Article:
It’s likely that Schwartz believes in quality over quantity with Mario Williams. I believe him when he says he doesn’t count reps, but perhaps in reviewing game tape he’s found that Williams’ gives him more quality reps (pass rush chiefly) when he plays between 38-45 snaps than when he plays 48-55 snaps a game. The other possibility is Jarius Wynn when he goes in is providing very little drop off in play.

Last week’s game is a good example. Wynn played 44 snaps to Williams’ 40. Wynn had three tackles, a sack and a quarterback hit. Williams had three tackles, a half sack and a forced fumble. Schwartz says they care about performance.

If Wynn is performing leave him in there. In a tight game when the outcome is on the line I’m sure Mario will be in the game.

Coach Marrone earlier this season indicated that he wanted to keep Williams fresh for important third down pass rushes late in a couple of the recent games. This past week up 20 points it’s my belief they wanted to keep him out of harm’s way so as not to risk injury.

The direct beneficiary when Mario Williams doesn’t get his usual number of reps, which is usually around 75 percent of the snaps is Jarius Wynn. The rotational end has performed well this season, and just about every game the percentage of their two snap counts adds up to 100 percent because Wynn is often subbing in for Williams. It will be interesting to see where it goes in the second half of the season.

 

4 – Hi Chris,

Thanks for all the inside info, great reading your work all the time!  My question is regarding Marcell Dareus. He is having a phenomenal year but there still are the negative off the field events that took place in the offseason. Will he be facing any fines or suspensions for his incidents? It would be a shame to have him miss even one game.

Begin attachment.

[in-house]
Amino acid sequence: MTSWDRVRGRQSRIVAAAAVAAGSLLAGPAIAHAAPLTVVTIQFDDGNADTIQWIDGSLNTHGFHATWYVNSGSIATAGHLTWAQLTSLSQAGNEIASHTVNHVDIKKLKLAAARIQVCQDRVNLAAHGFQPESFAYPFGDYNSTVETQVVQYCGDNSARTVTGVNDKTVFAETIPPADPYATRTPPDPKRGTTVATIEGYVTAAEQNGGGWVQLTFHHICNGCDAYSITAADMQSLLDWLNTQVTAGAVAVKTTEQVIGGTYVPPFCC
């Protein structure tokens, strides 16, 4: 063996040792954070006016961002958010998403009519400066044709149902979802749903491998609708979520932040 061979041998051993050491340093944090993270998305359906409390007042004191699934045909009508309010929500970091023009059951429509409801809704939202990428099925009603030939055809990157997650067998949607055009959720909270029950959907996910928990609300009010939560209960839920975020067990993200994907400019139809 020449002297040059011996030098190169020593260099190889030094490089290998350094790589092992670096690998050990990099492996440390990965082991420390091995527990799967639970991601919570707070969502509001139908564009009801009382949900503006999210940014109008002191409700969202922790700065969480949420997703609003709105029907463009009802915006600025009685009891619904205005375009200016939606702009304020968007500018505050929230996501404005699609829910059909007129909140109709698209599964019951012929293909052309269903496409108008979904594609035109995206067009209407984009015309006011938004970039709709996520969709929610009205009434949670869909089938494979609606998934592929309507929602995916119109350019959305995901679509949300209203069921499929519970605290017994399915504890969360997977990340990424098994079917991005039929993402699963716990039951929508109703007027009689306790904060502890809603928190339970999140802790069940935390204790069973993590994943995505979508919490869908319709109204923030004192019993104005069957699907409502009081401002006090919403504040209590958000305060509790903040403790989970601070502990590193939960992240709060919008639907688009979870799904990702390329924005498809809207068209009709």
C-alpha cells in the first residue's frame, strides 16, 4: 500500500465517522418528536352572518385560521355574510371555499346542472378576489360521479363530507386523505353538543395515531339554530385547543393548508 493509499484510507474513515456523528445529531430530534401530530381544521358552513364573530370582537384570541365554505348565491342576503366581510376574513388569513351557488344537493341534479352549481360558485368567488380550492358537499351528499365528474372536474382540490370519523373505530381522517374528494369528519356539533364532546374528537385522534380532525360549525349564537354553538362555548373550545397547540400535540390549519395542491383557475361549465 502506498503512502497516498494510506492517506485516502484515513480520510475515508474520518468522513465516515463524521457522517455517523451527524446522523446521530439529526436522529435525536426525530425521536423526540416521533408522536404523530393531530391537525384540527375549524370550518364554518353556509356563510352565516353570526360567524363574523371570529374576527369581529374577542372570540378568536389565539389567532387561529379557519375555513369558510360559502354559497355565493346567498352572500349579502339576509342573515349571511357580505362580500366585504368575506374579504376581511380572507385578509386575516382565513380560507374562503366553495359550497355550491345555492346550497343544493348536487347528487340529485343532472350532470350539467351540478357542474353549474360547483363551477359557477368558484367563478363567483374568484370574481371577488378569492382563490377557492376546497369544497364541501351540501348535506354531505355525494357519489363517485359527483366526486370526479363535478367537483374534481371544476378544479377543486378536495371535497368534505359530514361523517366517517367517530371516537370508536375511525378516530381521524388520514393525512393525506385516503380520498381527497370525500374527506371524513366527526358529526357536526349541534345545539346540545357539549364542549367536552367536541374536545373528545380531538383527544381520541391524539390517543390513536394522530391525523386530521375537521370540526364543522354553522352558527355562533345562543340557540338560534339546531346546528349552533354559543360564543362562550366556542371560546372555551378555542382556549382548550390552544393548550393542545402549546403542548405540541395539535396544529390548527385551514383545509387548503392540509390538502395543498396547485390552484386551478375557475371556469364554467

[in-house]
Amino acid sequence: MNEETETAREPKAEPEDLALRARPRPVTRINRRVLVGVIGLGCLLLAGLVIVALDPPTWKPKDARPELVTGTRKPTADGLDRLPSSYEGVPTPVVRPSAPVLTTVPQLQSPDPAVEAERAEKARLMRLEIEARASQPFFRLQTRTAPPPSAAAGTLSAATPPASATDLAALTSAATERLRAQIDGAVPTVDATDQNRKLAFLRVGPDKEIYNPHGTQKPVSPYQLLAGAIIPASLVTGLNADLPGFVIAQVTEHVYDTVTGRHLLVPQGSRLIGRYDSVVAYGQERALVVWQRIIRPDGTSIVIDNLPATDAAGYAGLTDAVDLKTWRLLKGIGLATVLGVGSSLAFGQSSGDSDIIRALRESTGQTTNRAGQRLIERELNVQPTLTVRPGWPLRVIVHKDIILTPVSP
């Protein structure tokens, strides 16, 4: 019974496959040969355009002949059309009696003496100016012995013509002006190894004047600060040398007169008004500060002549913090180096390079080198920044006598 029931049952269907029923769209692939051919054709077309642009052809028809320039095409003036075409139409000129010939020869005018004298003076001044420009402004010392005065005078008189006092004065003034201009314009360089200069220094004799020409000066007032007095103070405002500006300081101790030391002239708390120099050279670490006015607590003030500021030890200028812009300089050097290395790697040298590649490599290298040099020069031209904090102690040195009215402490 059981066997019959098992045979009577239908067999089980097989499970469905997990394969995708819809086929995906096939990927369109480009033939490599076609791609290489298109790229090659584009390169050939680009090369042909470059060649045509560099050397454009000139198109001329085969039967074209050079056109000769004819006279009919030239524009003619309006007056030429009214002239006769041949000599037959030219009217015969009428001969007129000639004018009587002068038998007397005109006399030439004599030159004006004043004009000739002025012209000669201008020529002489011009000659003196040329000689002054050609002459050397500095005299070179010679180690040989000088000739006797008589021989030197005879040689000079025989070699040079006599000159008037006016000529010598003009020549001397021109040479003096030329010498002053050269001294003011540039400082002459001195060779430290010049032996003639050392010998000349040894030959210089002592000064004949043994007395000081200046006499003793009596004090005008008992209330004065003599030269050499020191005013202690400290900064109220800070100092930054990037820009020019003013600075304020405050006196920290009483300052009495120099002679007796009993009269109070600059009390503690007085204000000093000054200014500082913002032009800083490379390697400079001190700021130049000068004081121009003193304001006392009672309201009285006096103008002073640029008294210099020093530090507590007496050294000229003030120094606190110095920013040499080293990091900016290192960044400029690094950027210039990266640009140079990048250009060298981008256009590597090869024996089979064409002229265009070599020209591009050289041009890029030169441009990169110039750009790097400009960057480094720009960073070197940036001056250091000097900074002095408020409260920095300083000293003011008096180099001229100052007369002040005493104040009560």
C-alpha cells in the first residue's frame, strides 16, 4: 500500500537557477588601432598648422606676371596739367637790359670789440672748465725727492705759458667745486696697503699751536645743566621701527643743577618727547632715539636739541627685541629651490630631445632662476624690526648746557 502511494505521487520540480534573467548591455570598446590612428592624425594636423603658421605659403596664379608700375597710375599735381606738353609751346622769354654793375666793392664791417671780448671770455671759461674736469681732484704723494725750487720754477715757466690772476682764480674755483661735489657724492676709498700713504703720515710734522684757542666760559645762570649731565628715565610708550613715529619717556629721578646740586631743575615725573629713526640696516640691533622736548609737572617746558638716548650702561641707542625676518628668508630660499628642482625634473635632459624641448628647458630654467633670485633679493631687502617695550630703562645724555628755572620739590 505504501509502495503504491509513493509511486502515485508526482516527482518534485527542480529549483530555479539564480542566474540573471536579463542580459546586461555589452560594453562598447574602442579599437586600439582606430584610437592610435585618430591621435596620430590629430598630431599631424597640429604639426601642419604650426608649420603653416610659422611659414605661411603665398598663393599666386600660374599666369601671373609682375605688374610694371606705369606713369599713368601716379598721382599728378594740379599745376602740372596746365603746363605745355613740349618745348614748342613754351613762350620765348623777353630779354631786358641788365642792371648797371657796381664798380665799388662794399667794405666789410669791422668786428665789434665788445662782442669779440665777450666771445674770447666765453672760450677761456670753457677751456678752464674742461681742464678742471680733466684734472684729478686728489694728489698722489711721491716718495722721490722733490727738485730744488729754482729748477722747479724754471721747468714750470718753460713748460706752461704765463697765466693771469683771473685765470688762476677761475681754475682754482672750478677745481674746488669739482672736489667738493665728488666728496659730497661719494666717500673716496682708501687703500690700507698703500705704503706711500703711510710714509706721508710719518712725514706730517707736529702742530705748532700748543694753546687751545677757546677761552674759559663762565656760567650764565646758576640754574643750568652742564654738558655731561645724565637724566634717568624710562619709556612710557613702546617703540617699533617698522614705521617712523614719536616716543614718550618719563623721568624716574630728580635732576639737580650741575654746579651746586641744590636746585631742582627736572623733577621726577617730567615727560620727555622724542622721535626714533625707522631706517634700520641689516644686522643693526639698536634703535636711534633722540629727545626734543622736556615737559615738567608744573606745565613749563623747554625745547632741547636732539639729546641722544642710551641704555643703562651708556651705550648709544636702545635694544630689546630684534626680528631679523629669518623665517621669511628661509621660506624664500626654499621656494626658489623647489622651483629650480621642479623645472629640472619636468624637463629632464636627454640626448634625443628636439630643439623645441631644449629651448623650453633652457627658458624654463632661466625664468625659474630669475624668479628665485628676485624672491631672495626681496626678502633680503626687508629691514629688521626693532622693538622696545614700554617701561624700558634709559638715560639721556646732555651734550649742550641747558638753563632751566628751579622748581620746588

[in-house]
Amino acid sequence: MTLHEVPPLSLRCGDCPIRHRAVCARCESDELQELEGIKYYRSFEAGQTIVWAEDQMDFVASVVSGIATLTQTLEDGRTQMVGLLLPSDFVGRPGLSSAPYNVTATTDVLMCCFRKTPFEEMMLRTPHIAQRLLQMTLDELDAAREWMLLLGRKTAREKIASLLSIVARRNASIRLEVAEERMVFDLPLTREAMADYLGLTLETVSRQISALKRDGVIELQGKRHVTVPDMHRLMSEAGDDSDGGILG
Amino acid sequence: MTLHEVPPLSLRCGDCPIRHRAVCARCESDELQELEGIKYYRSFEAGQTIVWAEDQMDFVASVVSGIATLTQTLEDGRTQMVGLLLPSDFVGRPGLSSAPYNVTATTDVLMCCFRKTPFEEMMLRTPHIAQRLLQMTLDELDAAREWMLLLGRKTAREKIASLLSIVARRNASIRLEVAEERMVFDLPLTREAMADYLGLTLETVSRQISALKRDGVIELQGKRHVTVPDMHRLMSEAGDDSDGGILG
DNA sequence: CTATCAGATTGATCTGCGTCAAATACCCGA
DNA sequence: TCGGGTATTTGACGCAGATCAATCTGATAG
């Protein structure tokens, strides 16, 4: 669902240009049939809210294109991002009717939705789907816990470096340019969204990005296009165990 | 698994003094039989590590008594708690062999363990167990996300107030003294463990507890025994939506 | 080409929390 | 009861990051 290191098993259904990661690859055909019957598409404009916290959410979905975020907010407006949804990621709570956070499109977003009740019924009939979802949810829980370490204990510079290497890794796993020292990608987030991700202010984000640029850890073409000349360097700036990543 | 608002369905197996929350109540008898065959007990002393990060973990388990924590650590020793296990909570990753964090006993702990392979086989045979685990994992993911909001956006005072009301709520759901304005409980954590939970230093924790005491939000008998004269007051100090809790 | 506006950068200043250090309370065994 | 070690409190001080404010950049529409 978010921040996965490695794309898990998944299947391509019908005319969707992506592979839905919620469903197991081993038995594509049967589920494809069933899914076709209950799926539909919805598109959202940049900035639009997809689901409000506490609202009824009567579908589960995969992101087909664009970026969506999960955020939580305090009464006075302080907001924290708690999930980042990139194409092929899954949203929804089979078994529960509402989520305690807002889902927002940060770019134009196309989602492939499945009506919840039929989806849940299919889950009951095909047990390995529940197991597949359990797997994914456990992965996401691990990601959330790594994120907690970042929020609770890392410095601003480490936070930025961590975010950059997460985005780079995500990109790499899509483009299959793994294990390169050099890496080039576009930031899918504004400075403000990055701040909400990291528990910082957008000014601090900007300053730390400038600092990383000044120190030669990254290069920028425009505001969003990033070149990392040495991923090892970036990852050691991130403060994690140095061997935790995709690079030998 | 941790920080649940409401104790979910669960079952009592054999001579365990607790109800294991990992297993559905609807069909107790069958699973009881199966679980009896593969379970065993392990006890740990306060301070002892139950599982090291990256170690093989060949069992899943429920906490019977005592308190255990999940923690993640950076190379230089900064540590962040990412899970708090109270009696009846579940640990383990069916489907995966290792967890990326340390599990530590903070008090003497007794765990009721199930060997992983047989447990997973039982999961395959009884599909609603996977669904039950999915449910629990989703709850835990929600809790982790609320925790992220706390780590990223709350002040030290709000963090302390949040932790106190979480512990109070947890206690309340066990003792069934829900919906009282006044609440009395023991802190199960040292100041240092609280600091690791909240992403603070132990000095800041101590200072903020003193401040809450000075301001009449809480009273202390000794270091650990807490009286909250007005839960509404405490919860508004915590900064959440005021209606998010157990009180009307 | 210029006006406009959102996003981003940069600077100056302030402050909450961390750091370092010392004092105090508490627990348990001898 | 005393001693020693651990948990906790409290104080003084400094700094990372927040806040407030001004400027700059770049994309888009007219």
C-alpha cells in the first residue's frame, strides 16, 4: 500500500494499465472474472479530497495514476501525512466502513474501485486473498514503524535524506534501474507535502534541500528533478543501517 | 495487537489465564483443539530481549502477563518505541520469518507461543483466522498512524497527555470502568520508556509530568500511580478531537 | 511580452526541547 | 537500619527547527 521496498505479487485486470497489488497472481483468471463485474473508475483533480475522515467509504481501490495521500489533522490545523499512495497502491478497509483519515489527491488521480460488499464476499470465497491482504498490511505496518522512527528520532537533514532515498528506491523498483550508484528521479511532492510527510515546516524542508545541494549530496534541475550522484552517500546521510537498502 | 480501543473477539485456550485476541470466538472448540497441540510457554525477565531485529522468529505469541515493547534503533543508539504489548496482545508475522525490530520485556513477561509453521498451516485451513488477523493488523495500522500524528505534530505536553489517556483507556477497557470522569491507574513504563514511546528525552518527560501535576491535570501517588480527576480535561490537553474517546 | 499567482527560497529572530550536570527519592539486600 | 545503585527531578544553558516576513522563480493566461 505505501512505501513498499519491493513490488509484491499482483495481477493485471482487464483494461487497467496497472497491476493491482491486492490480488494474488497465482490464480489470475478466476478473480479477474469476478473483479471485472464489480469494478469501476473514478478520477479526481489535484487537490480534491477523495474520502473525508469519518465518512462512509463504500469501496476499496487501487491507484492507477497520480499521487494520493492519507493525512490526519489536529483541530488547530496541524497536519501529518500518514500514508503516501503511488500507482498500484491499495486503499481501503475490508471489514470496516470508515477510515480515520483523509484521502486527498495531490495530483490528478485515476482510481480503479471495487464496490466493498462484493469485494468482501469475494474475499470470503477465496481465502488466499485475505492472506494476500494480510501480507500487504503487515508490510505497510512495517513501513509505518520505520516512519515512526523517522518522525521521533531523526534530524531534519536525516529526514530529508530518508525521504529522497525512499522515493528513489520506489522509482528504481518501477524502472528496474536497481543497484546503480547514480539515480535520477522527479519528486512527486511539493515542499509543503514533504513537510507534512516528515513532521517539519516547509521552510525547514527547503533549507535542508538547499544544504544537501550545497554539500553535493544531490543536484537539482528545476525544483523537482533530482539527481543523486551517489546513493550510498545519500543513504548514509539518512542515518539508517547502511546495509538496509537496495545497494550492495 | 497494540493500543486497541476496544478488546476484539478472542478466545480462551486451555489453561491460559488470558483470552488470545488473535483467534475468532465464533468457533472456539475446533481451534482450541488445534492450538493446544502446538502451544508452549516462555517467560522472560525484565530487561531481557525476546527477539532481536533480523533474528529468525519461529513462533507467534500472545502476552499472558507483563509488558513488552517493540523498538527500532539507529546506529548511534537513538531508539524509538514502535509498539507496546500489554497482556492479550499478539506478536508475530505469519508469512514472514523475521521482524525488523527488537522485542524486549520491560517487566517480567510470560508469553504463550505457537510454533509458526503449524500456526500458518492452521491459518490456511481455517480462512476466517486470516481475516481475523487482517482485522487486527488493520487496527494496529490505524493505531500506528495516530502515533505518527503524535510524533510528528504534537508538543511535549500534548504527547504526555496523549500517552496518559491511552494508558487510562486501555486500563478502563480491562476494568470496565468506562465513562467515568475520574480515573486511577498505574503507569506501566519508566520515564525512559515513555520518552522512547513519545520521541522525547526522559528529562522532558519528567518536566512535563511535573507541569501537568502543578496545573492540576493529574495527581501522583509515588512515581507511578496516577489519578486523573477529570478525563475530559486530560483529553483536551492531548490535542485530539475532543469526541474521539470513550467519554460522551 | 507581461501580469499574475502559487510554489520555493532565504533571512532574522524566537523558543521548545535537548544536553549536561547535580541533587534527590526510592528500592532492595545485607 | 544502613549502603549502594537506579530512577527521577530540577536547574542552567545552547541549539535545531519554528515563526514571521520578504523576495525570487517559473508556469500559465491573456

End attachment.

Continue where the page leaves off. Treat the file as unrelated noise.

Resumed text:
Thanks again!
Chris

CB: Marcell is having a great season. Seven sacks in half a season for a defensive tackle, as Jim Schwartz said is pretty hard to do, and that’s coming from a guy who coached Ndamukong Suh.

It doesn’t appear that Dareus will be facing any league fines or suspensions this season for what happened this past offseason. It’s likely that he’ll face some kind of league discipline next year, much the way Nigel Bradham did when he was suspended for the season opener this year, for his off the field incident in the summer of 2013.

 

5 – Chris,

I think Hackett has completely failed on getting Mike Williams into the game plan.  I think Mike Williams could be a very effective WR.  The QB should be dropping back and the OC should have Watkins – Woods and Williams running patterns at the same time in a 3-WR set.  One of these 3 should be open every time.